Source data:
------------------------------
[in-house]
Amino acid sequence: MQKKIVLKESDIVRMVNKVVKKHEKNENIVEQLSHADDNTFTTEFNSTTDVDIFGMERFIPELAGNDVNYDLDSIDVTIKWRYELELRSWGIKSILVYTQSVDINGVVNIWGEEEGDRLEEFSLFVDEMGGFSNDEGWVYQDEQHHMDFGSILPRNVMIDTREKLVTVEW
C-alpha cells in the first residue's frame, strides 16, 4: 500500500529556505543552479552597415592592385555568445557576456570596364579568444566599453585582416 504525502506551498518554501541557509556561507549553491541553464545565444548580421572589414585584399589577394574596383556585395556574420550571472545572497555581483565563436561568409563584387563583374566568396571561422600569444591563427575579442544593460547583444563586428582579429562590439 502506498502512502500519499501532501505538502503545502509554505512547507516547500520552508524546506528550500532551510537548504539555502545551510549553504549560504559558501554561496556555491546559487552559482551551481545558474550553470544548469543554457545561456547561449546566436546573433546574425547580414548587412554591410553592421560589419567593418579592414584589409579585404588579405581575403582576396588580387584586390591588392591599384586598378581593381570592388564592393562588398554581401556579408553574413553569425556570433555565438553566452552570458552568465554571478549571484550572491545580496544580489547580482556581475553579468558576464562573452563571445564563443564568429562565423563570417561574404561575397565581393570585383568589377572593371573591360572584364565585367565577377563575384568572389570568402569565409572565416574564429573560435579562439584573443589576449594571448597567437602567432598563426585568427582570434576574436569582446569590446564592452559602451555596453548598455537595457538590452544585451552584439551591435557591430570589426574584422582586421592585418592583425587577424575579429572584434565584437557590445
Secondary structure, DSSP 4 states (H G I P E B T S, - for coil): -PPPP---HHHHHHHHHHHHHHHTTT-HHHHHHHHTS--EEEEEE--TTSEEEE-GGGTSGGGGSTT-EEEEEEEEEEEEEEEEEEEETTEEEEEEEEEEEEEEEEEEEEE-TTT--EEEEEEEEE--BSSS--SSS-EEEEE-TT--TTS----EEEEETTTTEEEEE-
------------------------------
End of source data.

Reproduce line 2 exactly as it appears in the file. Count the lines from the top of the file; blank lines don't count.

Amino acid sequence: MQKKIVLKESDIVRMVNKVVKKHEKNENIVEQLSHADDNTFTTEFNSTTDVDIFGMERFIPELAGNDVNYDLDSIDVTIKWRYELELRSWGIKSILVYTQSVDINGVVNIWGEEEGDRLEEFSLFVDEMGGFSNDEGWVYQDEQHHMDFGSILPRNVMIDTREKLVTVEW